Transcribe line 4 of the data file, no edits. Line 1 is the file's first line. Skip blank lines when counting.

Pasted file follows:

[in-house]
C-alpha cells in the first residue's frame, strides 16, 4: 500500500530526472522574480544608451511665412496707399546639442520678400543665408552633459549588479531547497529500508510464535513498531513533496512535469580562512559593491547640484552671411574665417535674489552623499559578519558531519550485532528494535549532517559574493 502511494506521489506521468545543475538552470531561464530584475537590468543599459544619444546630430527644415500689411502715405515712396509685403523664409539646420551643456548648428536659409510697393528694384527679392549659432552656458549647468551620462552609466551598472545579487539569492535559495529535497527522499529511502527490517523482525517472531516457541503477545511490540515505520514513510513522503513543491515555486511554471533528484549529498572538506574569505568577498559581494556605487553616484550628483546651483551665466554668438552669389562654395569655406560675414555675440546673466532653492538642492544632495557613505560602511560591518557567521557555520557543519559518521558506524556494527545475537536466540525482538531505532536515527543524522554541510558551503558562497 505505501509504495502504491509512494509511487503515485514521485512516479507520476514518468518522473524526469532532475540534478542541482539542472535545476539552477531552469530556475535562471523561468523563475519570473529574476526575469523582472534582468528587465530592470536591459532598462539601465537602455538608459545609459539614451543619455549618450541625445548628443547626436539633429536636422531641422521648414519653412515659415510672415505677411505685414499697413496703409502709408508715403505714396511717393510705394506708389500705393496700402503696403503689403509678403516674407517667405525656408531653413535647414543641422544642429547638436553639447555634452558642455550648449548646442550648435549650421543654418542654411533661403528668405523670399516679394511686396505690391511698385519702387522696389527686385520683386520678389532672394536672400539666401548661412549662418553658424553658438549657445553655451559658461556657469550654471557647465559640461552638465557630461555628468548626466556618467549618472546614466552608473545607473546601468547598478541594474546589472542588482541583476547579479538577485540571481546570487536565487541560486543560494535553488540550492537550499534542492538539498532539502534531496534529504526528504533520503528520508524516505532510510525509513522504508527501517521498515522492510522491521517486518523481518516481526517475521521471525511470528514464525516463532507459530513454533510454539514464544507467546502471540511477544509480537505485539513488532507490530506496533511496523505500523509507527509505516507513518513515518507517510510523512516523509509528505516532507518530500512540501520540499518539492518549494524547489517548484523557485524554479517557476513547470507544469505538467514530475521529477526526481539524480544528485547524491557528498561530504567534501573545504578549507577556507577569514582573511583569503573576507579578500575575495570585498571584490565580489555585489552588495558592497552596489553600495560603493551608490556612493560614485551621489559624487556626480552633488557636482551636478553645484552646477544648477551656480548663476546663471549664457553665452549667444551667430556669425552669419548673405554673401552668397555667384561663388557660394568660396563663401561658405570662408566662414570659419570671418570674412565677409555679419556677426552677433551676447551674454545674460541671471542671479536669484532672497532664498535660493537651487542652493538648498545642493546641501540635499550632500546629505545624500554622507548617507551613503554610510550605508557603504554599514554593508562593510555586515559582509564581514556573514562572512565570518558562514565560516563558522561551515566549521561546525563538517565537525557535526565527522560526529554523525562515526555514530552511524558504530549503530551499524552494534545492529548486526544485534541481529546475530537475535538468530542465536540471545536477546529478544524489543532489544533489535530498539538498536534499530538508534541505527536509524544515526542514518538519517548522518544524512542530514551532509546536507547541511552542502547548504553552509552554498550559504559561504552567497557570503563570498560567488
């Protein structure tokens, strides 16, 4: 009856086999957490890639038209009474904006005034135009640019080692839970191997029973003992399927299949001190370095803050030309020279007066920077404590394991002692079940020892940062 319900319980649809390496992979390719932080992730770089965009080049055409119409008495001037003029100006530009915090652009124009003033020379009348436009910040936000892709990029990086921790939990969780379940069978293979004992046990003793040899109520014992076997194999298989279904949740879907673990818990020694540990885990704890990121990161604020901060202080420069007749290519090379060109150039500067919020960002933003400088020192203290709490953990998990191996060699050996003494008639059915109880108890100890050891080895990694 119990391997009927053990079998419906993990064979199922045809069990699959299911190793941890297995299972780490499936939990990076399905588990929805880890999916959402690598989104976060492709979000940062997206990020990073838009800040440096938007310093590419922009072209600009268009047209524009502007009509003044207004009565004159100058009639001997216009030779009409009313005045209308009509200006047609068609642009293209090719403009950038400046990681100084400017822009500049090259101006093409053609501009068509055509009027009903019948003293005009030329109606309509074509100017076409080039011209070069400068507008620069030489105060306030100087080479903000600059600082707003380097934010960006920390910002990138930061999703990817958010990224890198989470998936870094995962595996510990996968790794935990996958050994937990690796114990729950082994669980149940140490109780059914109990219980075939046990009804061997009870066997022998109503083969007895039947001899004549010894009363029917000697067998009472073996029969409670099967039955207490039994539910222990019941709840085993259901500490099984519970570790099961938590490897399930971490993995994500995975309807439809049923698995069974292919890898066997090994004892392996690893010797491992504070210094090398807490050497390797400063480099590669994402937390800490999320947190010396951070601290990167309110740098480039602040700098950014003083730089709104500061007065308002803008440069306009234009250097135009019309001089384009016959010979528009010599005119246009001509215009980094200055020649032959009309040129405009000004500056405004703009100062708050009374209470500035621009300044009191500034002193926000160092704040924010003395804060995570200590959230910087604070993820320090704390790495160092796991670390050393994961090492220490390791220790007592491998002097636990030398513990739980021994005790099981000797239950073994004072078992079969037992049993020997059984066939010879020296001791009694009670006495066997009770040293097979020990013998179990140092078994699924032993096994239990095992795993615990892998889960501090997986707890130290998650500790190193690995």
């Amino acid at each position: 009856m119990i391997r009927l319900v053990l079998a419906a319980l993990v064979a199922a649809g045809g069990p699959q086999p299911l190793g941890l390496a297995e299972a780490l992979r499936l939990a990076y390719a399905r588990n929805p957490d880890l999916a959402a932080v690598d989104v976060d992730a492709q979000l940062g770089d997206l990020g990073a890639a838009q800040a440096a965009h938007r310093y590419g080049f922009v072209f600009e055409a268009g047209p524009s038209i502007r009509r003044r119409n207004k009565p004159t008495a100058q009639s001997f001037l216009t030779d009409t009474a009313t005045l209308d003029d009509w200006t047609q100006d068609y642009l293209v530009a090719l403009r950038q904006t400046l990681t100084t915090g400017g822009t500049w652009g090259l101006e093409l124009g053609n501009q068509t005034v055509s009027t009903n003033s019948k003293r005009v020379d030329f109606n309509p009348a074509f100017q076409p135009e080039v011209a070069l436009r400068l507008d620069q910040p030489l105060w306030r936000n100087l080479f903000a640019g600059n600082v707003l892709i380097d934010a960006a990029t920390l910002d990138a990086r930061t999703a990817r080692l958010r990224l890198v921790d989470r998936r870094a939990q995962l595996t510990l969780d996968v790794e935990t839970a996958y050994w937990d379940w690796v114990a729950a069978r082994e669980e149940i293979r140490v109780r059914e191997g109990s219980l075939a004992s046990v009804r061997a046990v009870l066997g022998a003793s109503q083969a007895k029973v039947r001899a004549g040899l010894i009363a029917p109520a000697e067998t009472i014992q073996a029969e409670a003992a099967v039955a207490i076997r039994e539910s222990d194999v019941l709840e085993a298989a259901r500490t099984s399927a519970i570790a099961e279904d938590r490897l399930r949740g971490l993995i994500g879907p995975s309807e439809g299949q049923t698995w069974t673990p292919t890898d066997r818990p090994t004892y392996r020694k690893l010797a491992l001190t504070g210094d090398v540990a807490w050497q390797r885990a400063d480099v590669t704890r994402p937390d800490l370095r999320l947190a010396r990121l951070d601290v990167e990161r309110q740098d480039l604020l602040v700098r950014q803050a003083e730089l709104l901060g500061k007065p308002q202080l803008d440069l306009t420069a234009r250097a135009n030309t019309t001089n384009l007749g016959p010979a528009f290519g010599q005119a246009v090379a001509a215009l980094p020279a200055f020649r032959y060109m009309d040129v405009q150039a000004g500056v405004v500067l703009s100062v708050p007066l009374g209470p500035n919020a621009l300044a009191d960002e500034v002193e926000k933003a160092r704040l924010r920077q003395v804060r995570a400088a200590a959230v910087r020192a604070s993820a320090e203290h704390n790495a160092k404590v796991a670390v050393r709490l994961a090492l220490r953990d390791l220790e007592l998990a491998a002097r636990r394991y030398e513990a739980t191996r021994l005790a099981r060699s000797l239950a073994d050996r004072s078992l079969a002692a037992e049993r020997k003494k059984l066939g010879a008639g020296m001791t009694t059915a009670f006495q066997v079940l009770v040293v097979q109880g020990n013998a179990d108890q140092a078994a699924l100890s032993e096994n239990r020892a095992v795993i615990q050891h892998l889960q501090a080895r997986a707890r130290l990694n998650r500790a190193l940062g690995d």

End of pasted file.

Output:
């Amino acid at each position: 009856m119990i391997r009927l319900v053990l079998a419906a319980l993990v064979a199922a649809g045809g069990p699959q086999p299911l190793g941890l390496a297995e299972a780490l992979r499936l939990a990076y390719a399905r588990n929805p957490d880890l999916a959402a932080v690598d989104v976060d992730a492709q979000l940062g770089d997206l990020g990073a890639a838009q800040a440096a965009h938007r310093y590419g080049f922009v072209f600009e055409a268009g047209p524009s038209i502007r009509r003044r119409n207004k009565p004159t008495a100058q009639s001997f001037l216009t030779d009409t009474a009313t005045l209308d003029d009509w200006t047609q100006d068609y642009l293209v530009a090719l403009r950038q904006t400046l990681t100084t915090g400017g822009t500049w652009g090259l101006e093409l124009g053609n501009q068509t005034v055509s009027t009903n003033s019948k003293r005009v020379d030329f109606n309509p009348a074509f100017q076409p135009e080039v011209a070069l436009r400068l507008d620069q910040p030489l105060w306030r936000n100087l080479f903000a640019g600059n600082v707003l892709i380097d934010a960006a990029t920390l910002d990138a990086r930061t999703a990817r080692l958010r990224l890198v921790d989470r998936r870094a939990q995962l595996t510990l969780d996968v790794e935990t839970a996958y050994w937990d379940w690796v114990a729950a069978r082994e669980e149940i293979r140490v109780r059914e191997g109990s219980l075939a004992s046990v009804r061997a046990v009870l066997g022998a003793s109503q083969a007895k029973v039947r001899a004549g040899l010894i009363a029917p109520a000697e067998t009472i014992q073996a029969e409670a003992a099967v039955a207490i076997r039994e539910s222990d194999v019941l709840e085993a298989a259901r500490t099984s399927a519970i570790a099961e279904d938590r490897l399930r949740g971490l993995i994500g879907p995975s309807e439809g299949q049923t698995w069974t673990p292919t890898d066997r818990p090994t004892y392996r020694k690893l010797a491992l001190t504070g210094d090398v540990a807490w050497q390797r885990a400063d480099v590669t704890r994402p937390d800490l370095r999320l947190a010396r990121l951070d601290v990167e990161r309110q740098d480039l604020l602040v700098r950014q803050a003083e730089l709104l901060g500061k007065p308002q202080l803008d440069l306009t420069a234009r250097a135009n030309t019309t001089n384009l007749g016959p010979a528009f290519g010599q005119a246009v090379a001509a215009l980094p020279a200055f020649r032959y060109m009309d040129v405009q150039a000004g500056v405004v500067l703009s100062v708050p007066l009374g209470p500035n919020a621009l300044a009191d960002e500034v002193e926000k933003a160092r704040l924010r920077q003395v804060r995570a400088a200590a959230v910087r020192a604070s993820a320090e203290h704390n790495a160092k404590v796991a670390v050393r709490l994961a090492l220490r953990d390791l220790e007592l998990a491998a002097r636990r394991y030398e513990a739980t191996r021994l005790a099981r060699s000797l239950a073994d050996r004072s078992l079969a002692a037992e049993r020997k003494k059984l066939g010879a008639g020296m001791t009694t059915a009670f006495q066997v079940l009770v040293v097979q109880g020990n013998a179990d108890q140092a078994a699924l100890s032993e096994n239990r020892a095992v795993i615990q050891h892998l889960q501090a080895r997986a707890r130290l990694n998650r500790a190193l940062g690995d």